Over the last few days, while re-organizing my files, I found a 2013 Tim Harford article entitled “Ten Email Commandments”. In it there are some tips dealing with the topic of digital detox – a subject of great relevance these past several years – which are still valid today. I’m happy to share some with you.

  1. Your smartphone should be a bit like your secretary. That is, to keep you away from nuisances and allow you to concentrate on your work. It has, instead, become a toy that distracts us continuously. The first piece of advice: disable all notifications (lights, sounds and vibrations). I do not need flashing lights to see that someone has sent me an email. Unless the apocalypse is around the corner, there is always someone sending me one.
  1. Read your incoming mail and then…empty the folder. In order to preserve your mental health it is best to empty the inbox folder frequently, checking it several times a day (not several times per hour). If you leave too many emails in your inbox, the risk is that you will continue reading the same ones. There are 5 ways to handle an email: delete it, delegate it, reply to it, postpone it or act on it.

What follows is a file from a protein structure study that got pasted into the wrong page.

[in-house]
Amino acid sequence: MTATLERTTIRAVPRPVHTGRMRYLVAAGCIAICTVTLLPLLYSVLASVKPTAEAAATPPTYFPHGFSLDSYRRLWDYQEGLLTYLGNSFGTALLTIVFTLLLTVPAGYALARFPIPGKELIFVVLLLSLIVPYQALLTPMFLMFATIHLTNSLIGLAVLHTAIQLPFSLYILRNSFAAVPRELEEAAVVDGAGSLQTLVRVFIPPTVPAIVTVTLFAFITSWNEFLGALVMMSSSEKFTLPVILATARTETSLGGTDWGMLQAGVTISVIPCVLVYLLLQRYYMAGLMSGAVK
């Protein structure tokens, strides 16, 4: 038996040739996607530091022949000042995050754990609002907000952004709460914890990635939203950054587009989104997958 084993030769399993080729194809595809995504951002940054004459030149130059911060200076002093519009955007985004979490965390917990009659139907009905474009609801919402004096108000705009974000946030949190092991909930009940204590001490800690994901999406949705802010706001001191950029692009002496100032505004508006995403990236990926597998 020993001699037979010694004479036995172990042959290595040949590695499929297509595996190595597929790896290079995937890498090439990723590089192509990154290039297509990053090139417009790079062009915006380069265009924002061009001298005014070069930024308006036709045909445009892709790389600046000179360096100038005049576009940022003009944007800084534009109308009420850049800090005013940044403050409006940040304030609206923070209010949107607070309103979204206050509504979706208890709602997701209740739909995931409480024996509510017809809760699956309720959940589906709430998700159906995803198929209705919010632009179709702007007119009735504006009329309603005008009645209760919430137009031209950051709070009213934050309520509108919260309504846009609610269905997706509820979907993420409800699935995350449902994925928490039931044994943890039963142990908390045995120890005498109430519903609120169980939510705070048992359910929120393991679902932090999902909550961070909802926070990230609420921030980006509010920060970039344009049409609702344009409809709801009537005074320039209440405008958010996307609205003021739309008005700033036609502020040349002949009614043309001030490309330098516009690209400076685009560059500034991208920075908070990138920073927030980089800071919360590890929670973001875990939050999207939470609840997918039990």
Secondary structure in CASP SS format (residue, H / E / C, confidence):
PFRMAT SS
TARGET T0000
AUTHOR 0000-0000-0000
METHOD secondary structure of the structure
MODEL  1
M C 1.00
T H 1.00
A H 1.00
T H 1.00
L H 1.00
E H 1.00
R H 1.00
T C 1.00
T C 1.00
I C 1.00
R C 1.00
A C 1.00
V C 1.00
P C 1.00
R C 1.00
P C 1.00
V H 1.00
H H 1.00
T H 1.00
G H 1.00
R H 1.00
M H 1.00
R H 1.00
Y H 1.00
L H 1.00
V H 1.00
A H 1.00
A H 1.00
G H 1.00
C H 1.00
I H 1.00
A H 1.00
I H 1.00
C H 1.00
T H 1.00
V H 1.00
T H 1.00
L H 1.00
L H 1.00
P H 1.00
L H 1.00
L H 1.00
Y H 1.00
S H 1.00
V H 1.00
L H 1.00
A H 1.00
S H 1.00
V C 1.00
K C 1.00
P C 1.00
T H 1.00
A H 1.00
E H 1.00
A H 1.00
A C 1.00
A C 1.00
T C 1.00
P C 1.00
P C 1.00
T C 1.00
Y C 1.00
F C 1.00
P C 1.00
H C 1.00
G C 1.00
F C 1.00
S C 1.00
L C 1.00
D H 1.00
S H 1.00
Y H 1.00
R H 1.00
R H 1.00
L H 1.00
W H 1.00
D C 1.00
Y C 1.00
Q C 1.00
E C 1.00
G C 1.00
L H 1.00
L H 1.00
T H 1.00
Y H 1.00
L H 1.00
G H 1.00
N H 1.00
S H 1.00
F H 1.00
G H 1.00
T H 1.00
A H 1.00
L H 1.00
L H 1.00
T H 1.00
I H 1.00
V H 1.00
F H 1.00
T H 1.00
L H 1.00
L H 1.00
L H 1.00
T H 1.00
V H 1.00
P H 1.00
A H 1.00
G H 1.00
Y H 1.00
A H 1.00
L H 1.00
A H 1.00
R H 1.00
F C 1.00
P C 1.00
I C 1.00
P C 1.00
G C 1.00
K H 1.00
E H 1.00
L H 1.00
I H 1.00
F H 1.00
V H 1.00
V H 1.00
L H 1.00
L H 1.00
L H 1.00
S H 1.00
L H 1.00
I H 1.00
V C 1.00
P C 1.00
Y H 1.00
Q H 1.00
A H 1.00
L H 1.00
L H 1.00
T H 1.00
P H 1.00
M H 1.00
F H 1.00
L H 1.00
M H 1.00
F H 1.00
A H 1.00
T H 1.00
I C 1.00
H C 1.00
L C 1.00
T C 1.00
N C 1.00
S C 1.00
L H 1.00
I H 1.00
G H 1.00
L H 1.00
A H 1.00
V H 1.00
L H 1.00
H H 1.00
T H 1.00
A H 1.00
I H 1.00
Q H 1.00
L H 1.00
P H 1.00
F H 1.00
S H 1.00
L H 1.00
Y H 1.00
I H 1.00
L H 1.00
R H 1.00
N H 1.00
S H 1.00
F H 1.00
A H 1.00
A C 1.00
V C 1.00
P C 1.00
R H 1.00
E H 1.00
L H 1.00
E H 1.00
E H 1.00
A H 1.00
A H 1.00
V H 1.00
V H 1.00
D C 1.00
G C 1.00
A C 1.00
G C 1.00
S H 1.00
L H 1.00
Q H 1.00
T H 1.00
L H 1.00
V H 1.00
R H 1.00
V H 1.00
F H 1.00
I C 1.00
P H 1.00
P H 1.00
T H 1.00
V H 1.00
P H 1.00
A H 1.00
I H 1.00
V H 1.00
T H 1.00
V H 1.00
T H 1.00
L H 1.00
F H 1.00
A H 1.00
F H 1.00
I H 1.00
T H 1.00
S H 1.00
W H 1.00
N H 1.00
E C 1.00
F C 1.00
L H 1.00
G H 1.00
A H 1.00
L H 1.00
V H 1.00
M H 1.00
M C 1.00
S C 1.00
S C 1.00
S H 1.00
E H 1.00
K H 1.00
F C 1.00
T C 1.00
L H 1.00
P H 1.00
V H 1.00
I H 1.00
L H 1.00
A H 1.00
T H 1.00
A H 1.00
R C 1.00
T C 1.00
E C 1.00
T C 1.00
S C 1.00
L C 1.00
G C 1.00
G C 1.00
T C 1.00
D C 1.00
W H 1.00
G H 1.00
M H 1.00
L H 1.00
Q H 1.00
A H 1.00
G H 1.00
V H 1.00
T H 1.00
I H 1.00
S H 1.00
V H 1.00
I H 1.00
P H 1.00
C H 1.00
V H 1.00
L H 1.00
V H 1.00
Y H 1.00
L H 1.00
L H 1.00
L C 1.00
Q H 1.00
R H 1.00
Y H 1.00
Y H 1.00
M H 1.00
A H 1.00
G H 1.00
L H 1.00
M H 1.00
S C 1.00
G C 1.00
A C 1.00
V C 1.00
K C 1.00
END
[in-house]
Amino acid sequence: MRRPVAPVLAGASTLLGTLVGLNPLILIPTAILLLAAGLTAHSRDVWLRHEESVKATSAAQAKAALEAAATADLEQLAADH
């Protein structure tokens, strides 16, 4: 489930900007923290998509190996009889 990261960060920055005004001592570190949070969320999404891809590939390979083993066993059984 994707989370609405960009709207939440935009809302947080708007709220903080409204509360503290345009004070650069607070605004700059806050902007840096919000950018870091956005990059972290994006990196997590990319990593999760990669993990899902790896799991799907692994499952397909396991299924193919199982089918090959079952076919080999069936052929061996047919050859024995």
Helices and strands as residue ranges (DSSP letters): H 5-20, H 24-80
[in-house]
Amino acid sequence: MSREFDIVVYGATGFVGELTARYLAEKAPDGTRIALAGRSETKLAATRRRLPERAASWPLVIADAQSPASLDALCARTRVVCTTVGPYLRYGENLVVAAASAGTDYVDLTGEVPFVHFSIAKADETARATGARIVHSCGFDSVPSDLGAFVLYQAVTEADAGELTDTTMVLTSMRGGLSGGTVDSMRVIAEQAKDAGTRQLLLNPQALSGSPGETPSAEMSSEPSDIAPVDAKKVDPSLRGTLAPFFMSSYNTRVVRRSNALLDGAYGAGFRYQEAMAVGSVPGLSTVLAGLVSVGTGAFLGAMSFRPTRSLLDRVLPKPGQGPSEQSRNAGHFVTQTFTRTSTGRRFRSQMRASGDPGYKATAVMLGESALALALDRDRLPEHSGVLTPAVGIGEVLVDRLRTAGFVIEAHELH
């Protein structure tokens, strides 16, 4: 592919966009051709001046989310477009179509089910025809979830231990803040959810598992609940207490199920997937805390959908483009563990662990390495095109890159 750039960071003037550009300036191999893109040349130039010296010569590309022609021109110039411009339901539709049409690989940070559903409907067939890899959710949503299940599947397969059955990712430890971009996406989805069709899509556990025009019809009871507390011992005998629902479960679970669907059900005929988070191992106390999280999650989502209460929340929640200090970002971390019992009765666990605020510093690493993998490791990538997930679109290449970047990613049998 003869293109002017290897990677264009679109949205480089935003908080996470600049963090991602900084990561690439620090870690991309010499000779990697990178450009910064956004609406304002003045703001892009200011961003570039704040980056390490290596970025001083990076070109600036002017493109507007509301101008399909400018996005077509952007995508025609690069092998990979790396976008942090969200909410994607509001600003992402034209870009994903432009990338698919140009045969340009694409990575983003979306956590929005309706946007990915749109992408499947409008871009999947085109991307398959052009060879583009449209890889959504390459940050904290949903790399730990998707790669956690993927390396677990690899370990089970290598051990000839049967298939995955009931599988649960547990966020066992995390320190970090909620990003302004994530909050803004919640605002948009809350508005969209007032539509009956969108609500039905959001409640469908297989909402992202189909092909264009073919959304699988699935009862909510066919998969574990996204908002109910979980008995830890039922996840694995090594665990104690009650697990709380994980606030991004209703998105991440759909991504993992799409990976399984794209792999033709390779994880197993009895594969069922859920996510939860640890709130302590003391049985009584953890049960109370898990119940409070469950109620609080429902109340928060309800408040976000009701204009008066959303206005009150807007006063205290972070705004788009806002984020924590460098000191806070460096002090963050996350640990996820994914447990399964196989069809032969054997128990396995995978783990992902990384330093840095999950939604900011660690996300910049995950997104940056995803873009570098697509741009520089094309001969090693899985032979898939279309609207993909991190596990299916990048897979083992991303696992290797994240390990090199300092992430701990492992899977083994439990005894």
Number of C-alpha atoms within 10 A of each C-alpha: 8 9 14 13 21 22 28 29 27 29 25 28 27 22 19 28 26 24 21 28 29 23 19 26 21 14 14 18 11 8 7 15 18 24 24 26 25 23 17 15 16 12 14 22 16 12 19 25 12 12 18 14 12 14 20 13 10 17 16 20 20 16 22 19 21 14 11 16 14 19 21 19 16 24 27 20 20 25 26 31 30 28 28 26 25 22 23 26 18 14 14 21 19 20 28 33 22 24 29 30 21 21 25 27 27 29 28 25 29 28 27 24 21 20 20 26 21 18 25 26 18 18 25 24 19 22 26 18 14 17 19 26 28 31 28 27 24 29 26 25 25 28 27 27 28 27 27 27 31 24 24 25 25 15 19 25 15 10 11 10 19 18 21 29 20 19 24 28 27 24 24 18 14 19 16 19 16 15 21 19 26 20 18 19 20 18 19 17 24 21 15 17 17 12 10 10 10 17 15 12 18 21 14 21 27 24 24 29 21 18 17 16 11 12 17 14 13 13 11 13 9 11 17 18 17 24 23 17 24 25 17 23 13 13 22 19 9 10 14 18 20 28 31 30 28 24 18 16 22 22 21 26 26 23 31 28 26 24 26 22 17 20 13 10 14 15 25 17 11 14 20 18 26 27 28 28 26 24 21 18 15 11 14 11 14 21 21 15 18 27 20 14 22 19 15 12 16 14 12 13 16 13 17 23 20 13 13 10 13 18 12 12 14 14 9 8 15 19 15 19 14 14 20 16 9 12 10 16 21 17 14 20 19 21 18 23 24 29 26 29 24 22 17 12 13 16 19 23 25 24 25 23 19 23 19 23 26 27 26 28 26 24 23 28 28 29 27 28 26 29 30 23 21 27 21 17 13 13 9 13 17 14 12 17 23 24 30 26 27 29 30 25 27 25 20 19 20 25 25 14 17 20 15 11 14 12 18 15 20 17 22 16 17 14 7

1. Smartphones create habits, so think about the habits you want to have. The smartphone is a great convenience but since it’s always on hand it creates dependence. People are amazed at how many things they are able to accomplish during long flights. Anyone can replicate this type of situation: just switch your phone to flight mode for a few hours.
  1. Social networks are a huge source of distraction. Set yourself some rules, a bit like coffee breaks. Everyone likes to receive approval but continuously checking to see how many “likes” your post has received is an obsession.

Finally, I must say that every day, while striving to follow these good intentions, I am constantly distracted. But now August is here; business slows down. Let’s take advantage of this time to reflect on these suggestions and try to learn some good habits.